Should the Diana tapes have been aired?
A documentary about Princess Diana has caused a storm in the run-up to the 20th anniversary of her death. On Sunday Channel 4 became the first British station to air the taped conversations between Diana and her speech trainer, containing juicy details about her married life. Diana's brother and friends tried in vain to prevent the "secret tapes" from being broadcast. Other media also have their misgivings.
Intimate recordings are nobody else's business
The tapes don't tell us anything we don't know already but it would still be better if they hadn't been aired, the Irish Examiner finds:
“They show a beleaguered young woman in an unhappy marriage at odds with her in-laws. ...Public interest has been cited as the motivating factor behind Channel 4's documentary. Ralph Lee of Channel 4 says the subject matter of the recordings are 'a matter of public record'. But that's disingenuous. Certainly, there's public interest in Diana, even 20 years on. But that's not to say it's in the public interest for the programme to air. There's public appetite for it, but that's a different thing.”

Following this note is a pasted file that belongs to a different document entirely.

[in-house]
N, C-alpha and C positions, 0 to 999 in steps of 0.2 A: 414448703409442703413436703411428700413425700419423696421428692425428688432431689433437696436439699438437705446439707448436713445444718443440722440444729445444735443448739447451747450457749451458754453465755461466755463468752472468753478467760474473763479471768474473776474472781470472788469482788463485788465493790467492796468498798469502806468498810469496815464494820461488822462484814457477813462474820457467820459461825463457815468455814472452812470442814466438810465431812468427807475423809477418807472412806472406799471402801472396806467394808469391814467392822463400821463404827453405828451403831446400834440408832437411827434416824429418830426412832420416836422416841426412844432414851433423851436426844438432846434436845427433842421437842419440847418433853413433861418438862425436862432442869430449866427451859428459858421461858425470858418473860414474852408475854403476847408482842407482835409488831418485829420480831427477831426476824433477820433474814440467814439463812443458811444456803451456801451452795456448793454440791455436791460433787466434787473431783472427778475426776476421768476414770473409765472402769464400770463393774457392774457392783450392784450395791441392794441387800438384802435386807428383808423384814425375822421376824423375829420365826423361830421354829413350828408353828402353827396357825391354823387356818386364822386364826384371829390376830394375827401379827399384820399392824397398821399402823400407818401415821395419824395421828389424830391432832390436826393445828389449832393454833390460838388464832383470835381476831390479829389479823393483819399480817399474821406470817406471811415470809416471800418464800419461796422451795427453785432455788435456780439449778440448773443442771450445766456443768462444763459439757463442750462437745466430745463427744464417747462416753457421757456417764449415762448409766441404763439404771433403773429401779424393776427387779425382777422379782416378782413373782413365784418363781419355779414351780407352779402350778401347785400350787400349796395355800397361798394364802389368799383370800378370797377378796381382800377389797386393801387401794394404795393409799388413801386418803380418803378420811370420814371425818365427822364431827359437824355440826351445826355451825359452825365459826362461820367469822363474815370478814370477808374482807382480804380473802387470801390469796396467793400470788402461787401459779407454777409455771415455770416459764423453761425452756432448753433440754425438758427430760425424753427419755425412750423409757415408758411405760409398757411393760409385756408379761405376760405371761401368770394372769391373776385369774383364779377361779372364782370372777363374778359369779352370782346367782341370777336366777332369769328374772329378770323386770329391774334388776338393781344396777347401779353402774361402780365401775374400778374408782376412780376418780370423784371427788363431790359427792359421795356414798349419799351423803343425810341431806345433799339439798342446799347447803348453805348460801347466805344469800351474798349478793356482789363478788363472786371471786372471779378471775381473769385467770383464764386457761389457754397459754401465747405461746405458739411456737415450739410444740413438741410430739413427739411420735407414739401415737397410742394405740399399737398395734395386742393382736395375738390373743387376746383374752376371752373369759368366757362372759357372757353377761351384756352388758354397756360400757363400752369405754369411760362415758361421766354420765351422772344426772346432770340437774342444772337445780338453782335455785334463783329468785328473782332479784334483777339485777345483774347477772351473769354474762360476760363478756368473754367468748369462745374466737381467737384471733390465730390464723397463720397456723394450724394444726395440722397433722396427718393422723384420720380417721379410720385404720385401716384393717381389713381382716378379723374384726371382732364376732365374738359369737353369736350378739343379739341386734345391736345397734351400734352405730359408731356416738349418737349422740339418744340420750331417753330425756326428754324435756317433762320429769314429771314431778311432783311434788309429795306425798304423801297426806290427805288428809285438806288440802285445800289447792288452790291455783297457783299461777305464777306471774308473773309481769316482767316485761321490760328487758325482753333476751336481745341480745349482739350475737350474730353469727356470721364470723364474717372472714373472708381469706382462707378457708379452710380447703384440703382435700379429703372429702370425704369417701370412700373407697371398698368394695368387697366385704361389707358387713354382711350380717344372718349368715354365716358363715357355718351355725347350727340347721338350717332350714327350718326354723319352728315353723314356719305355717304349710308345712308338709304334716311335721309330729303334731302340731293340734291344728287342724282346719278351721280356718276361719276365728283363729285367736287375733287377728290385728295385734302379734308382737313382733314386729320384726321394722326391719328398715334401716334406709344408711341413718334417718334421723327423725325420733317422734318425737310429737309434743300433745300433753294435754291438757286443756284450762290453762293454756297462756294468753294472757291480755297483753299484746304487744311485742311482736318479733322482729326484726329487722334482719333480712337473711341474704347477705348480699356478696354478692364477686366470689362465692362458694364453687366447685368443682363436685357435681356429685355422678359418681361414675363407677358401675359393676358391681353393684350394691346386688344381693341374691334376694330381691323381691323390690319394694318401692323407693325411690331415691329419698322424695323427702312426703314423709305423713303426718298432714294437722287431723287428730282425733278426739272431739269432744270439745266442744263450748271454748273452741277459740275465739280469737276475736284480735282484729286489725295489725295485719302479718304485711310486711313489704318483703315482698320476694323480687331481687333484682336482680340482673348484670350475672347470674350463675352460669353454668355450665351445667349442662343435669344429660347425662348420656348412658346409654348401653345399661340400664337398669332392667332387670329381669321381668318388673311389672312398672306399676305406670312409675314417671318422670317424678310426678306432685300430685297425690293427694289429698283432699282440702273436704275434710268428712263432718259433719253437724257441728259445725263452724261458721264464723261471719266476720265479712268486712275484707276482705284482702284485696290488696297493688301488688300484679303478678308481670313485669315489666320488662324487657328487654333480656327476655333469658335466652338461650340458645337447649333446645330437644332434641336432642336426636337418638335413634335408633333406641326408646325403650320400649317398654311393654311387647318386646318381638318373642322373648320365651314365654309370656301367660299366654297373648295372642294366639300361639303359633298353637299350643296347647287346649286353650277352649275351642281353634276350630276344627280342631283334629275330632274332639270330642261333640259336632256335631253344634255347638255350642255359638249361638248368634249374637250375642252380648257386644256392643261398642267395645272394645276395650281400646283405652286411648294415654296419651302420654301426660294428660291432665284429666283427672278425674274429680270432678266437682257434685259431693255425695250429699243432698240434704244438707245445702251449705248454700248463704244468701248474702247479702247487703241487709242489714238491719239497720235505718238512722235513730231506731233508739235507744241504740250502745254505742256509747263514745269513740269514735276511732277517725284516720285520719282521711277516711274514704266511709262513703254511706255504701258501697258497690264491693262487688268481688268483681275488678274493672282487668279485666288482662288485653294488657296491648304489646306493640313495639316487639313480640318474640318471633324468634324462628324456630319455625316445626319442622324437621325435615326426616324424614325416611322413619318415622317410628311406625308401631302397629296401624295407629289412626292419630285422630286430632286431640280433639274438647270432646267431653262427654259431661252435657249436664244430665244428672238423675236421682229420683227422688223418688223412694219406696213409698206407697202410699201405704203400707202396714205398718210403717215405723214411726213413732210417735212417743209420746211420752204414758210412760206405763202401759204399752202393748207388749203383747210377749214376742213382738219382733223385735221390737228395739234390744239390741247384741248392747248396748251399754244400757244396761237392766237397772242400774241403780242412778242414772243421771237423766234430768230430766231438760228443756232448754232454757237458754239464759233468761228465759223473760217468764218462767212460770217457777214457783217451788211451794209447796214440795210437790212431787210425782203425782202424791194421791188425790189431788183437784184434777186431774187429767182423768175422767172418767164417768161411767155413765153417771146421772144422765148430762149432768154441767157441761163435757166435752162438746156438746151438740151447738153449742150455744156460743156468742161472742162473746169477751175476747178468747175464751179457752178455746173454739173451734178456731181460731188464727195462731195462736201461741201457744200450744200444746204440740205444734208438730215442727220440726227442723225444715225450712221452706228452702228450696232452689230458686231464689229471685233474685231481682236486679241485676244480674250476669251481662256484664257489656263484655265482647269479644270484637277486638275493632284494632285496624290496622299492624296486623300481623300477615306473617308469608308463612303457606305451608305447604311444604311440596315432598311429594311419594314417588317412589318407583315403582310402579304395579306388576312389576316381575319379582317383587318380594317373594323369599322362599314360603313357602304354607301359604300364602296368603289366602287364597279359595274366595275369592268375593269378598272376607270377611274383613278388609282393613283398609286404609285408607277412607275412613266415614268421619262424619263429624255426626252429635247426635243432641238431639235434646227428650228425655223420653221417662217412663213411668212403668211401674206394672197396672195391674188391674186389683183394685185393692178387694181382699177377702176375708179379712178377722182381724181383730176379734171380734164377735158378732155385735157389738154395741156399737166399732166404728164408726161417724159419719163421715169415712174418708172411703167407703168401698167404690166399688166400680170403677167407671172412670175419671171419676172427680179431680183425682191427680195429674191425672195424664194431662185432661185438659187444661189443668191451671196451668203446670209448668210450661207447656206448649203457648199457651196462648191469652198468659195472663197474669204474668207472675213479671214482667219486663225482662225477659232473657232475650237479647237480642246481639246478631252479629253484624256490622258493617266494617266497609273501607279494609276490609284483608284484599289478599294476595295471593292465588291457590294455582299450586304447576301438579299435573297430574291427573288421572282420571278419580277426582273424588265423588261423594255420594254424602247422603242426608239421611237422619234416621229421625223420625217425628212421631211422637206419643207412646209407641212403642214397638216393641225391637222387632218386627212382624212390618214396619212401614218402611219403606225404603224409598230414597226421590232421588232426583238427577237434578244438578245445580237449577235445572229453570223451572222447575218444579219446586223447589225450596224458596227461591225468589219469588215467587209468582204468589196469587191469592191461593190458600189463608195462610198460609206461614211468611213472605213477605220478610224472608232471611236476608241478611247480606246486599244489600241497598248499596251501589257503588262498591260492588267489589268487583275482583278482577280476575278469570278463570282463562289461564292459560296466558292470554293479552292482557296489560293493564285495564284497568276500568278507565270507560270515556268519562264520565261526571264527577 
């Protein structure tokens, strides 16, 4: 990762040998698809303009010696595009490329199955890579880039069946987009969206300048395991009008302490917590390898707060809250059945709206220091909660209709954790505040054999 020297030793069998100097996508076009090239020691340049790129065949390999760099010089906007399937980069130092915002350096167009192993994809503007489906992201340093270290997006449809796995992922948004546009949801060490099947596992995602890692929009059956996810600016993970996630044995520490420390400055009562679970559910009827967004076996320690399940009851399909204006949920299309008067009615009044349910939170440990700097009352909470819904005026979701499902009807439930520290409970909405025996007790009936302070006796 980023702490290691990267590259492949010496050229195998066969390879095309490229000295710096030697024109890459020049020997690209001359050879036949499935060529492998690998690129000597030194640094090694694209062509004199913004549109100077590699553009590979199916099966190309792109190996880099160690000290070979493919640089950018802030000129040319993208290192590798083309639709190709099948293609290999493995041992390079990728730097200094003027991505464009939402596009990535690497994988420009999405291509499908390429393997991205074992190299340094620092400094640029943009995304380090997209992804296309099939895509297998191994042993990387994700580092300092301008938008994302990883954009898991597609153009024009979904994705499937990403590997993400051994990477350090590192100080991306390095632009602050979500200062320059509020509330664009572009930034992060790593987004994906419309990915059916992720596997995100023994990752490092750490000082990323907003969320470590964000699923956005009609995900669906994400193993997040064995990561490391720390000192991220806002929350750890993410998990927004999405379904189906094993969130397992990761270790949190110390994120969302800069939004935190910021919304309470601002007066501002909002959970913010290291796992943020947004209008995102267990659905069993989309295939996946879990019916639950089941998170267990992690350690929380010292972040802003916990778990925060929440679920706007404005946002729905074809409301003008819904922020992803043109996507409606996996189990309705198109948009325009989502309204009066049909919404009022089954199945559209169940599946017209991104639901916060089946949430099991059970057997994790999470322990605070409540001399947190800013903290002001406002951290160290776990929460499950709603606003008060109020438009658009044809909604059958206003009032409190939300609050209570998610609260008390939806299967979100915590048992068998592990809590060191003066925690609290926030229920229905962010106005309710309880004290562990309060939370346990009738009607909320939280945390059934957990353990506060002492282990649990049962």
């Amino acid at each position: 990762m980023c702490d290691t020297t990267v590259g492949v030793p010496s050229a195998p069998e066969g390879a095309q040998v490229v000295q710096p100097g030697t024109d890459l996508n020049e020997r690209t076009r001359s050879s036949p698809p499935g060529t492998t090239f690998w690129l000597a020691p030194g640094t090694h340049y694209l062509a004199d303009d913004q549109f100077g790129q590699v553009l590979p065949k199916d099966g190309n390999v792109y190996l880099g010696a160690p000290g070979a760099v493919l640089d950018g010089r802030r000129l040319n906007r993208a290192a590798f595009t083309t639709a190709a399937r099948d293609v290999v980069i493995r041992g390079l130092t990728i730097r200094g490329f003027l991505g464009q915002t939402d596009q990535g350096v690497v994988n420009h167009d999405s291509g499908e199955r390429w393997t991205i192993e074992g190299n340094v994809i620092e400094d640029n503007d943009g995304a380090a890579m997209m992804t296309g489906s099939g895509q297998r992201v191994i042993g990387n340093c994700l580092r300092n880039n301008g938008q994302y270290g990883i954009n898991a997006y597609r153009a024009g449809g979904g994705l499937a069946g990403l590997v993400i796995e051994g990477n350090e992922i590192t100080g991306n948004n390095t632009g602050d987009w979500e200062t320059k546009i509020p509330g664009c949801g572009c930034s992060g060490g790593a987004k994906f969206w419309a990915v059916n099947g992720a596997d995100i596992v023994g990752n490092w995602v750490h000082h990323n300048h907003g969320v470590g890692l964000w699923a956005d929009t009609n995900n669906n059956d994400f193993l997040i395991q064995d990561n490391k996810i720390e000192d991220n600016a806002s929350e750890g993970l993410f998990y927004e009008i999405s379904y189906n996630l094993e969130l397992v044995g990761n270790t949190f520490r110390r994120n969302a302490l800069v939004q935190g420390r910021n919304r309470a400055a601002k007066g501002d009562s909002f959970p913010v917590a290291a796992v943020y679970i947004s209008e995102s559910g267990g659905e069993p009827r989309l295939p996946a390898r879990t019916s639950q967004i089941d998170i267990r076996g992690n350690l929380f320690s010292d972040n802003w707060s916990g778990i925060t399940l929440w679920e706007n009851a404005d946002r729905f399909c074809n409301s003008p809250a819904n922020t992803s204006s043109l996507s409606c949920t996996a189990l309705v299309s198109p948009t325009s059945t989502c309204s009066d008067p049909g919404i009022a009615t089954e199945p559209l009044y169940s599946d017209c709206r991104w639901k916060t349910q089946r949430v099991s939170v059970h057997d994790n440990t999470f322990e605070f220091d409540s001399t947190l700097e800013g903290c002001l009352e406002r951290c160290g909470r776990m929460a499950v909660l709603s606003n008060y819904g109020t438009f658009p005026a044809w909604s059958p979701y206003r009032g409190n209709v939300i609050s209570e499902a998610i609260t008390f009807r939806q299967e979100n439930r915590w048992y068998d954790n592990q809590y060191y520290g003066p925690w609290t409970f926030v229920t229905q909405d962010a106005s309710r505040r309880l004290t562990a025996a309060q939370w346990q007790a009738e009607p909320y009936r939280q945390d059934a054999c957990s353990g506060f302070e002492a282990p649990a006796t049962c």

Fresh revelations won't harm the royals
Thanks to its younger members the popularity of the royal family has increased so dramatically in recent years that it won't be harmed by a bit of bad PR, according to the Guardian:
“After Princess Diana’s death, the Queen notoriously struggled to go through the motions of showing her feelings. Now the princes champion mental-health charities and hug old ladies with warmth. ...For all its embarrassment quotient, this Sunday’s Channel 4 programme, in which footage of Diana filmed by her speech coach will be aired for the first time in Britain, also means a humiliation avoided: bad now, perhaps, but much, much worse if it were aired after Prince Charles had become king. ...The real questions about monarchy go beyond PR, but by straightening out their image the royals have quelled any clamour to raise them.”